Wednesday, 1 November 2017

Four-species mixtures increased weed suppression in intensively managed grasslands

Diversity robustly suppresses weeds in intensive grassland systems
How can we get more from less use of natural resources in agricultural systems? The use of multi-species mixtures (plant diversity) in intensively managed systems has been proposed as one strategy to improve agricultural sustainability. We show that four-species forage mixtures greatly increased weed suppression in intensively managed grasslands.


Uncontrolled weed growth can represent a major source of inefficiency, diverting nutrients, water, light and labour to an undesirable form of biomass, while herbicides incur significant environmental and economic costs. In pastures, weeds can impair forage quantity and quality resulting in reduced animal production, and increase the need for reseeding with its consequent costs. If diversity helps in maintaining a low level of weeds in pastures (and increases yield) it can increase the sustainable production of higher quality forage compared to systems relying on monocultures.  

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We conducted a co-ordinated continental-scale field experiment across 31sites to investigate this. The study included 15 plant communities at each site, two grasses and two legumes each sown in monoculture and 11 four-species mixtures varying in the relative proportions of the four species.  At each site, one grass and one legume species was selected as fast establishing and the other two species were selected for persistence. Mixtures were designed to reduce reliance on fertiliser nitrogen.  Previously we showed strong effects of plant diversity in enhancing total biomass, biomass of sown species and N capture across the 11 four-species grass-legume mixtures (Finn et al. 2013, Suter et al. 2015). Here, we summarise results showing similar strong effects of mixtures on weed suppression in the same experiment. This work is currently being published in the Journal of Applied Ecology under the title ‘Weed suppression greatly increased by plant diversityin intensively managed grasslands: a continental-scale experiment’, DOI: 10.1111/1365-2664.12991. (Open Access)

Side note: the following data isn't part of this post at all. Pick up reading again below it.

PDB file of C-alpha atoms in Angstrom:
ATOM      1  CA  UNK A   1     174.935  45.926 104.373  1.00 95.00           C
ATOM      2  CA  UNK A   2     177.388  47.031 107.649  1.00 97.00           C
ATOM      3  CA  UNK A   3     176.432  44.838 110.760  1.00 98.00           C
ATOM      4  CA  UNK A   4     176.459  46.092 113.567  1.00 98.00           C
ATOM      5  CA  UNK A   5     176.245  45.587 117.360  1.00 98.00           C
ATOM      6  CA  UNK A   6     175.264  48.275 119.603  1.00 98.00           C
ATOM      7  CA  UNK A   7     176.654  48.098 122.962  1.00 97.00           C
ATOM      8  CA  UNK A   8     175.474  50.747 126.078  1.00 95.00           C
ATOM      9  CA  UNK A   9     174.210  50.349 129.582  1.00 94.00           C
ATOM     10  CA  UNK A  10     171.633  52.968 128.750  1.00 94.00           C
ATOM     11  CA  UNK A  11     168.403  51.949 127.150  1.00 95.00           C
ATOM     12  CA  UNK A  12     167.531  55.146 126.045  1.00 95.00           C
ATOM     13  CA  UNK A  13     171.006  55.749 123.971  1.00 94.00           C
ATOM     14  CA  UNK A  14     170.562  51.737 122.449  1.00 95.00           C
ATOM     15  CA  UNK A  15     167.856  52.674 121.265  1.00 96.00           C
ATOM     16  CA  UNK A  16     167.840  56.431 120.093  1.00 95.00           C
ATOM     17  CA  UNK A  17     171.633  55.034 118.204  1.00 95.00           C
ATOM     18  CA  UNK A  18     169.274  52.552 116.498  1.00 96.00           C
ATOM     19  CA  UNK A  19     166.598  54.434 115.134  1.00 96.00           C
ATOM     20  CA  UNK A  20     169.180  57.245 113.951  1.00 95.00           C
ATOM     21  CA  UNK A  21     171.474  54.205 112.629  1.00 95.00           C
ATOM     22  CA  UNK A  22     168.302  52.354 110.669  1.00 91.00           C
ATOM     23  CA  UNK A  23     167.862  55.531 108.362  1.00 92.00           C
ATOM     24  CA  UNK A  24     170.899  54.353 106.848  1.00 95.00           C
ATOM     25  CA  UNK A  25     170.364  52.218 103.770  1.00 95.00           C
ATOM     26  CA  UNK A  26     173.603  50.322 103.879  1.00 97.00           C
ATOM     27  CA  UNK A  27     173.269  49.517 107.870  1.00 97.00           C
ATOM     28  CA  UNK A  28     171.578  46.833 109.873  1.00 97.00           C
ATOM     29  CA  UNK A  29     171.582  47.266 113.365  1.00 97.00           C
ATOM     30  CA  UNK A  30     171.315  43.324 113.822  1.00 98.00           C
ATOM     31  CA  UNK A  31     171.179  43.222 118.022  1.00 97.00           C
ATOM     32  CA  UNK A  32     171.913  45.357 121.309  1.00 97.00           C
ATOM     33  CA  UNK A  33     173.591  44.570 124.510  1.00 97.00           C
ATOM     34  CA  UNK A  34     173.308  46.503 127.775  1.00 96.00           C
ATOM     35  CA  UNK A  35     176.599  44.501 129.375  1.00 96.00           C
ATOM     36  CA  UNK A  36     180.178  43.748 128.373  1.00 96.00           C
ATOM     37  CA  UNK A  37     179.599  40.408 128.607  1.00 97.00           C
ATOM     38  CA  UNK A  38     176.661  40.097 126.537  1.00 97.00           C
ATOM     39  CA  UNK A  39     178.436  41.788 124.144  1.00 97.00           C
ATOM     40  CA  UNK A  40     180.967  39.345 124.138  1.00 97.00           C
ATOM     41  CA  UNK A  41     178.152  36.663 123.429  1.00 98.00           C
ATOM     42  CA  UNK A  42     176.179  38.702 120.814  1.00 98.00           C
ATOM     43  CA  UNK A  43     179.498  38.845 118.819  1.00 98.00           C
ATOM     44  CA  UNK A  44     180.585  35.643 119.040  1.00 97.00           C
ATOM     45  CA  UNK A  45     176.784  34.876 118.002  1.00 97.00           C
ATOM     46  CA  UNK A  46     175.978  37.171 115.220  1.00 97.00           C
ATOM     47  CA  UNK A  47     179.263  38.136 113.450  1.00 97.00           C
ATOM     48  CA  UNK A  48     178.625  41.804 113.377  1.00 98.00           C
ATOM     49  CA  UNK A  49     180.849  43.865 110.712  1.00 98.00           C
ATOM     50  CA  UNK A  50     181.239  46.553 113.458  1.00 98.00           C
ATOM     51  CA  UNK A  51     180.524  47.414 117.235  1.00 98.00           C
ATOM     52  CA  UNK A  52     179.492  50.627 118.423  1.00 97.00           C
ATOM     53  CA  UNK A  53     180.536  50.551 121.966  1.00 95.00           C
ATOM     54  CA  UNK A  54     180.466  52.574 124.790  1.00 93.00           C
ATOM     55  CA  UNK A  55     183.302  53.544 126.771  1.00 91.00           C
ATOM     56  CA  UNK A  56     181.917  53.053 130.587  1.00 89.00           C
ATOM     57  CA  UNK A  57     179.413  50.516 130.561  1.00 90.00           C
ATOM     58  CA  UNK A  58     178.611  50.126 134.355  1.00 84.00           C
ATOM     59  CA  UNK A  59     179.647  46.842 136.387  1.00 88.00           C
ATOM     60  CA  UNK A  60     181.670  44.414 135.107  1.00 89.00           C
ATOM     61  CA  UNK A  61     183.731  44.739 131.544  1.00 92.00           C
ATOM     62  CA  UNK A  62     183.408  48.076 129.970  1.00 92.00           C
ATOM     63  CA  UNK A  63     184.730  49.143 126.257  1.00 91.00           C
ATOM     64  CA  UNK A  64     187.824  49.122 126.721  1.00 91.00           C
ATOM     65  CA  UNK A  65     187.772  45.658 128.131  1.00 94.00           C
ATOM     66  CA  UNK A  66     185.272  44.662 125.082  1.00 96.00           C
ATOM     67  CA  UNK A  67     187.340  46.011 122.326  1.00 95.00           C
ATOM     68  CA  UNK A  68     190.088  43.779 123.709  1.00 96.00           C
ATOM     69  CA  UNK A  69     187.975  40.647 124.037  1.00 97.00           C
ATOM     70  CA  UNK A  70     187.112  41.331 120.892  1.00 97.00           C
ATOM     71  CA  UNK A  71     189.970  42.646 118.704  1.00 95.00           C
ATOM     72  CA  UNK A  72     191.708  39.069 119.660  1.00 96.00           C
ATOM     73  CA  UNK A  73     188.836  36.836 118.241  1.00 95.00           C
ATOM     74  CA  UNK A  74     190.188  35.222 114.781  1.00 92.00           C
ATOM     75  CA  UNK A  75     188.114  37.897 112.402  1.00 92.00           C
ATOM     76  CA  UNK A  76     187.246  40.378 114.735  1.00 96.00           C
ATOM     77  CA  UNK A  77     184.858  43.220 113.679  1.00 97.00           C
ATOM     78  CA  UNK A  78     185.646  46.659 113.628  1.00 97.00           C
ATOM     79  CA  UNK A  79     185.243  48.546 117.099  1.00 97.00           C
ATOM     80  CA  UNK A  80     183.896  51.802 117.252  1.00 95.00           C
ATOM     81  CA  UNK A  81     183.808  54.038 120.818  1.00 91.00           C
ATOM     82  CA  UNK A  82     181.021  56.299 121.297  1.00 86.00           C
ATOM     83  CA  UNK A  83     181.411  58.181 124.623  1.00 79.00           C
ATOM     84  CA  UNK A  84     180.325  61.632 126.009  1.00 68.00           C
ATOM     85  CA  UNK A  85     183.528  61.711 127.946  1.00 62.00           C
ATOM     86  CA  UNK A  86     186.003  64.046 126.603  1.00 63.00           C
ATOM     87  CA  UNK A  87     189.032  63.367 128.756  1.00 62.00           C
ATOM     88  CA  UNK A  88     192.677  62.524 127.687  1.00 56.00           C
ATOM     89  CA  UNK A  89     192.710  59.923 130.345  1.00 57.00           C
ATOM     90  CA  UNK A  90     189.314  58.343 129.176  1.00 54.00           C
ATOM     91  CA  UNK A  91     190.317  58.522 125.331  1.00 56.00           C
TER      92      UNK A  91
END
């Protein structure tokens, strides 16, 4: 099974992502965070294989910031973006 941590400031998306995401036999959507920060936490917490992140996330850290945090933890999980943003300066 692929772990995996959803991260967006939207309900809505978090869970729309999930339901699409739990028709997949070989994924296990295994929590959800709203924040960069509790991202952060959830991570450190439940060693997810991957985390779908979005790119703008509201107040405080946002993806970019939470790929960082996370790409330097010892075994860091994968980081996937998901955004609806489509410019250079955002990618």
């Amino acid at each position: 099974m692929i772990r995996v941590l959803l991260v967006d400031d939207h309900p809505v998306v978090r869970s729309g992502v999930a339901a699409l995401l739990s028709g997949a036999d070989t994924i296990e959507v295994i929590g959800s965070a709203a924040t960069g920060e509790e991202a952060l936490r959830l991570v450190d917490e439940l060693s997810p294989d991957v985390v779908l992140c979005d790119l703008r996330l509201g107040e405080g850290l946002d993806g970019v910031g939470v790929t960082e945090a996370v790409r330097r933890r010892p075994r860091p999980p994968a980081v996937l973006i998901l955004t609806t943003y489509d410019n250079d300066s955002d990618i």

Our findings.

Averaged across all sites: Average weed biomass in mixture over the whole experiment was 52% less (95% confidence interval 30% to 75%) than in the most suppressive monoculture (transgressive suppression). Transgressive suppression of weed biomass persisted over time, being found in each year for each mixture (which varied in sown composition between 20% to 80% grass). Weed biomass was consistently low and relatively similar across all mixtures and years. Within a site weed biomass varied much less in mixtures than in monocultures.

At each site: Across sites, the growth condition differed remarkably from Meditteranean (Span, Sardinia) to sub-Arctic (Iceland, north Norway). Yet, at each site the weed biomass for almost every mixture was lower than the average weed biomass across the four monocultures. The average proportion of weed biomass in mixture was less than in the most suppressive monoculture in two thirds of sites. Transgressive suppression of weeds was maintained across years, and was independent of site productivity.

Implications of our work: Weed invasion can be diminished through a combination of forage species selected for complementarity and persistence traits in systems designed to reduce reliance on fertilizer nitrogen. In this study, effects of diversity on weed suppression were consistently strong across mixtures that varied widely in species proportions and over time. The level of weed biomass did not vary greatly across mixtures varying widely in proportions of sown species. These findings suggest that the composition of the mixtures need not be tightly controlled either at sowing or subsequently, making the system easier to manage. We conclude that these diversity benefits of weed suppression, which occurred in parallel with increased forage yields and nitrogen capture in intensively managed grasslands, are relevant for the sustainable intensification of agriculture and, importantly, are achievable through practical farm-scale actions, which are readily applied, as certain European regions demonstrate.

References
Connolly J, SebastiĆ  M-T, Kirwan L, et al. Weed suppression greatly increased by plant diversity in intensively managed grasslands: A continental-scale experiment. J Appl Ecol. 2017.  Open Access.
















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